Short Film Profile

Into the Woods

Walking through the woods, a British family encounter a stranger who doesn’t speak English. Whilst their son senses something is wrong, the parents fall victim to their own prejudices, misreading the stranger’s intentions, and setting upon a course of action that has far-reaching consequences for them all.

Film notes

Into The Woods is a film about the dangers of miscommunication, and how the subtle prejudices ignited in the heat of a moment can have disastrous consequences for all involved.

The spark for the story came from the notion of Bush and Blair on the road to Iraq, determined to pursue a path regardless of the warning signs that lay ahead. The idea was to dramatise this in a way which tapped into an audience on a fundamental level, making it relevant in an ordinary sense via the story’s setting and impact on its characters; an everyday family, confronted by an element of the unknown. I wasn’t out to make a political film, but one with a social conscience, and show how prejudices can stand in the way of our judgement – of a situation, and of each other.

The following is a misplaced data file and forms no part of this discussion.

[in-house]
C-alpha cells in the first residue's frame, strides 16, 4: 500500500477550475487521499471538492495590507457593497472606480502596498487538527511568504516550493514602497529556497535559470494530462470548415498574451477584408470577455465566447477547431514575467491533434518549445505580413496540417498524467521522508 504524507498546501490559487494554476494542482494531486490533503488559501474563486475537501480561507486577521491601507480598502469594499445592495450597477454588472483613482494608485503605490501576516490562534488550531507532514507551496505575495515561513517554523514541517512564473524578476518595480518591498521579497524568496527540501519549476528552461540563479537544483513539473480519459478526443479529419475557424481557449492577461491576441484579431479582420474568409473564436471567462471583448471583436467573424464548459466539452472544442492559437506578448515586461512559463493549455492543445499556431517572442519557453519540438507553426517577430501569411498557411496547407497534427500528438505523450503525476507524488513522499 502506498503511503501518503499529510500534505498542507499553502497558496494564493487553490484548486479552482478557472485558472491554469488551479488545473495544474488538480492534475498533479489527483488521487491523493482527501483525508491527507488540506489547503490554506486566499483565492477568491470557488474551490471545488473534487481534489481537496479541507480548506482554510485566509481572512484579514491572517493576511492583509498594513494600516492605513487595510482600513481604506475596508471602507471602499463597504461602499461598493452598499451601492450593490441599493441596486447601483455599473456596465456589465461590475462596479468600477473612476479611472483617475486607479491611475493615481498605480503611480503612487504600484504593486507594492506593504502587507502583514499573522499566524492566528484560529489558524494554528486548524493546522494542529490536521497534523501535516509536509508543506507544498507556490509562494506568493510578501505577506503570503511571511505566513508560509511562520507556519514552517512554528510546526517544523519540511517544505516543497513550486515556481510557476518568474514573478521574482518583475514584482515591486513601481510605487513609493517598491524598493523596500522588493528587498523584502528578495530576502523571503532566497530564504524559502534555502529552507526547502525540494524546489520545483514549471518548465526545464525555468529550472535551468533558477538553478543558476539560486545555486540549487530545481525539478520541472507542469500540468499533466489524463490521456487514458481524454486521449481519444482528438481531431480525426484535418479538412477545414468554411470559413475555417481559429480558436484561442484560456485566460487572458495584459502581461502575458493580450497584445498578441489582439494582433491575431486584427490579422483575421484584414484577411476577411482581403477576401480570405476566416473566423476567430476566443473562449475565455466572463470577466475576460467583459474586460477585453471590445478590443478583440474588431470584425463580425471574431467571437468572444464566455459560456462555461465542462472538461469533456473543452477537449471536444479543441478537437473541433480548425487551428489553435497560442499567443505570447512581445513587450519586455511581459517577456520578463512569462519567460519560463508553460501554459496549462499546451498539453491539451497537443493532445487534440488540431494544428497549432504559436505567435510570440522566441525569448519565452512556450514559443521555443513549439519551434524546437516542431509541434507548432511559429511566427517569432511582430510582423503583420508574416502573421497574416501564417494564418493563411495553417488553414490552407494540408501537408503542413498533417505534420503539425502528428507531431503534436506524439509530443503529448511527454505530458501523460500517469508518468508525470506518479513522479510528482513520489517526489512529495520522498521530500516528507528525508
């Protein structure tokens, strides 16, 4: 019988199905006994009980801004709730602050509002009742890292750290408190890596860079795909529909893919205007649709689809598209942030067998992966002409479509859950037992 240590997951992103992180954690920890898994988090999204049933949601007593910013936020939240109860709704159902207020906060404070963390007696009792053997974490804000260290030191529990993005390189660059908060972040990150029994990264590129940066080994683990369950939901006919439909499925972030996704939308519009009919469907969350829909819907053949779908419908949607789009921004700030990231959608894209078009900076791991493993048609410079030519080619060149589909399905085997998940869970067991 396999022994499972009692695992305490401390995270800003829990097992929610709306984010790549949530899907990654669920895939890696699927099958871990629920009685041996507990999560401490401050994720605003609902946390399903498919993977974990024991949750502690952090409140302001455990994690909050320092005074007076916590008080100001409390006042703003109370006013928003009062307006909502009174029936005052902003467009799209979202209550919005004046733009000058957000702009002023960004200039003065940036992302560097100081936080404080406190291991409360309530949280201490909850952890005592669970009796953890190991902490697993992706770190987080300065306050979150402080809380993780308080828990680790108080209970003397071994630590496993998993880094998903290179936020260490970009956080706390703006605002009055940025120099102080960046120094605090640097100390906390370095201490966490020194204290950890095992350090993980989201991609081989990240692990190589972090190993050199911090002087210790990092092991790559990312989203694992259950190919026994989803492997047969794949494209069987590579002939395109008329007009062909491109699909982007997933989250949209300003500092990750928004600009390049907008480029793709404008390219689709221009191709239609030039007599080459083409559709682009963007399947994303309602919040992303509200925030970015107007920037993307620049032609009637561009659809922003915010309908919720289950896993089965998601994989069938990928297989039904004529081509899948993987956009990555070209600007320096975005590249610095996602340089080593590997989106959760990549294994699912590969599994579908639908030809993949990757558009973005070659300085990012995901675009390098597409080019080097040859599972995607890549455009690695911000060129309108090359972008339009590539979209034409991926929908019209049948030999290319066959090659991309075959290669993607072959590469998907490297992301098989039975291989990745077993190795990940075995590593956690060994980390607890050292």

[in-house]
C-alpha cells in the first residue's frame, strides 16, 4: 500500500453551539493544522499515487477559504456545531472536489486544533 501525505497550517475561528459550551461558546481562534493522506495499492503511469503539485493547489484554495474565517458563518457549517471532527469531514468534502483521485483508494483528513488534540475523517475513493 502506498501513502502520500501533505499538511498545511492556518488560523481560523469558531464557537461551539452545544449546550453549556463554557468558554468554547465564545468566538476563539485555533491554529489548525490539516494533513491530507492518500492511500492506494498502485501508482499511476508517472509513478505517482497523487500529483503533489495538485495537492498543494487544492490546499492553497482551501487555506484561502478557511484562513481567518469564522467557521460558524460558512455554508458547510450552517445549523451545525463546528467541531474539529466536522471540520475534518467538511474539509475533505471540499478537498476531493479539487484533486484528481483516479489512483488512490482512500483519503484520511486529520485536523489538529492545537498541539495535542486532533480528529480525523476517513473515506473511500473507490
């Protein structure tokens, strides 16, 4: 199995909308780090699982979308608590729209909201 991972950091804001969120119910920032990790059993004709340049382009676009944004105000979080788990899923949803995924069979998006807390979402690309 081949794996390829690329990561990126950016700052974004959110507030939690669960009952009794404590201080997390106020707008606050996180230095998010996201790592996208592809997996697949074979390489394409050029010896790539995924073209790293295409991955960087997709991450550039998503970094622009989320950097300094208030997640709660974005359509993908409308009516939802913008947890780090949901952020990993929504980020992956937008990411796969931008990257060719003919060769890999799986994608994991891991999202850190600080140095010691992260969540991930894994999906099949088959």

I’ve worked with Screen Yorkshire and the UK Film Council on my previous drama short Black|Blue, and can honestly say I’ve found it a very rewarding and constructive relationship. I was delighted by their interest in Into The Woods. As a filmmaker, you want to try something different, and this opportunity provided not only the challenge of working outside at the mercy of nature, but also in building the tension throughout the entire film.

I shot everything hand-held, to enhance that immediacy of the moment and develop the tension, a style that lends itself well to the types of stories I’m interested in as a director. Neil Oseman was my only choice for Director of Photography. I wanted a seductive quality to the photography, one that really enhanced the beauty of the setting which contrasts to the ugliness of some of the characters. We’re out in the woods, relying on the weather and the elements, and may need to move quickly or improvise, so it helps having a key individual in play who you’ve worked with before, who knows how you work, and who you know can also deliver. We had a really talented and local crew, who worked brilliantly together.
language prejudice misunderstanding




Copyright © 2008 Picture Palace North / The South Yorkshire Filmmakers Network

Previous screenings

18 Nov – 23 Nov | Bristol, United Kingdom
13 Mar – 28 Mar | Bradford, United Kingdom
21 Apr – 26 Apr | Hull, United Kingdom

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Information on this profile is provided by the film owners and/or compiled from available sources | Profile updated 11 Jun 2009